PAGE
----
“There’s a feisty group of folks who get excited over curb cuts, sidewalk materials and lane widths. They work tirelessly to ensure Boston is a walkable city, taking care that every development detail is scrutinized with the pedestrian in mind.”
-Michelle Hillman, Boston Business Journal 4/18/2005
WalkBoston makes walking safer and easier in Massachusetts to encourage better health, a cleaner environment and vibrant communities.
WalkBoston is a non-profit pedestrian advocacy organization dedicated to improving walking conditions in cities and towns across Massachusetts. Founded in 1990, our goal is to make walking and pedestrian needs a basic part of the transportation discussion. We represent over 106 cities and towns across the state. We welcome your advocacy efforts as well as your individual and corporate support. Every additional supporter strengthens WalkBoston’s voice on behalf of pedestrians across Massachusetts.
With your support, WalkBoston can continue to be the resource for pedestrian issues. We look forward to helping you make your community more walkable.
What we do
Here's how we advocate:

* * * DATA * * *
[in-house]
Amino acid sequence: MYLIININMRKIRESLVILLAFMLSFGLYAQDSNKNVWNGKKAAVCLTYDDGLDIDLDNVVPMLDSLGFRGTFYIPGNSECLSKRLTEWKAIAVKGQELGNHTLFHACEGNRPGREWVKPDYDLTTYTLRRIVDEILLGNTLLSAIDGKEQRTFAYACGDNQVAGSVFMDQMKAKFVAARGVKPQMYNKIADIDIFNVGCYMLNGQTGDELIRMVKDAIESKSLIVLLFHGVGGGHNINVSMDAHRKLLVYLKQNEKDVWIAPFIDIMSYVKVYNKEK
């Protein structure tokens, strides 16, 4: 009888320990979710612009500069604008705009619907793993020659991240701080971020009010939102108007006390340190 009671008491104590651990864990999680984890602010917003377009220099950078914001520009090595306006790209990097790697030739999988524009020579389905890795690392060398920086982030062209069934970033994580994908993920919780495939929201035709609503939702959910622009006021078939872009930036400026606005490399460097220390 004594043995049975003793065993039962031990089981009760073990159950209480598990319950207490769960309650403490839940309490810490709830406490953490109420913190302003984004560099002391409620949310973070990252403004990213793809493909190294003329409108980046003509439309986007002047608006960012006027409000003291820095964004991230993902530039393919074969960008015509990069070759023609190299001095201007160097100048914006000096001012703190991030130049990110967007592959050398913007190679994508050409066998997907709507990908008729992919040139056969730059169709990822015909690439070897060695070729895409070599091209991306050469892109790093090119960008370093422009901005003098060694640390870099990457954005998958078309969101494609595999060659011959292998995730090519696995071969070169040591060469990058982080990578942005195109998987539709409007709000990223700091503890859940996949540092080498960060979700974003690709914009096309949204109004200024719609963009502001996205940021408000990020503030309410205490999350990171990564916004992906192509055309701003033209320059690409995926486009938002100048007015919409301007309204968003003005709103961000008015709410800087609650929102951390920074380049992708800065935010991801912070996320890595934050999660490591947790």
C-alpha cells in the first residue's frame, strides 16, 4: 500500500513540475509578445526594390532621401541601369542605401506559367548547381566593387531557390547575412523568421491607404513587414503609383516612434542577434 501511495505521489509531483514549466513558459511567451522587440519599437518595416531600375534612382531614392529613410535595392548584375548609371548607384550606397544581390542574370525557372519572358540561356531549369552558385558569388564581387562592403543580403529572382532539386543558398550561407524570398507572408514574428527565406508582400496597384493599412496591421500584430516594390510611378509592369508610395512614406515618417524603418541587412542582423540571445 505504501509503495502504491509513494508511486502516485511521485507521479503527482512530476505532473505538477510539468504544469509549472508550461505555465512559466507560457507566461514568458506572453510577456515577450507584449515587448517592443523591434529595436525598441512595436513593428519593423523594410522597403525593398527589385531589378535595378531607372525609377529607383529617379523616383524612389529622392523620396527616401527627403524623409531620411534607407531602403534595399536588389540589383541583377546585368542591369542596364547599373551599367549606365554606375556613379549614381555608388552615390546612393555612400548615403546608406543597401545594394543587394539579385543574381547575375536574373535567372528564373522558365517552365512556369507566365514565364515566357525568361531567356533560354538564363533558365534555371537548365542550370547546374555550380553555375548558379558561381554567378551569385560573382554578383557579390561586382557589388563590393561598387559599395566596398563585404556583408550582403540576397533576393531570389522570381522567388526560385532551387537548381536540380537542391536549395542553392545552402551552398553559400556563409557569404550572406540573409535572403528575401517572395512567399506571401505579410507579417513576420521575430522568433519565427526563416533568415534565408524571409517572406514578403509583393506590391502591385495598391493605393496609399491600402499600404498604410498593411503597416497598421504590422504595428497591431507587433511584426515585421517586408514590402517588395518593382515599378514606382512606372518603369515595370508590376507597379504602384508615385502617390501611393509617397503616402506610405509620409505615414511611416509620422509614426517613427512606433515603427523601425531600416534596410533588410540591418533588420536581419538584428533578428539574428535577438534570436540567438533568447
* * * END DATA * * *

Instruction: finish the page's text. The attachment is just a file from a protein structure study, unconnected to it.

• Make people aware that walking is a major mode of transportation.
• Meet with public officials to initiate changes.
• Advise professionals about pedestrian environments.
• Propose and support legislation.
• Produce educational materials.
• Lead interesting walks year-round. [See our book WalkBoston.]
• Educate others to use their voice for advocacy.
Why we work
Walking is good for your health
• It benefits your heart, lungs, muscles, weight and energy.
• It reduces obesity. In Massachusetts 54% of adults and 25% of children are overweight or obese.
• It is a safe, low-impact exercise for all ages.
Walking should be safe and easy
• Streets, sidewalks, intersections and crosswalks must be designed for the safety of people on foot.
• “Traffic calming” can slow speeds, give pedestrians more walk time and benefit motorists as well.
• Faster traffic increases the likelihood of ped fatalities. 90% of pedestrians hit by cars die when struck at 40 mph, only 5% at 20 mph.
Walking builds stronger communities
• Pedestrian activity makes residential areas more neighborly, commercial areas more vibrant, businesses thrive, and crime decrease.
• Home buyers are willing to pay a $20,000 premium to live in a pedestrian-friendly community.
We can help you get started
• Advise on improvements for your community.
• Provide guidance, moral support and technical assistance.
• Present a speakers program on pedestrian design and advocacy.
• Help set up advocacy groups and make them stronger.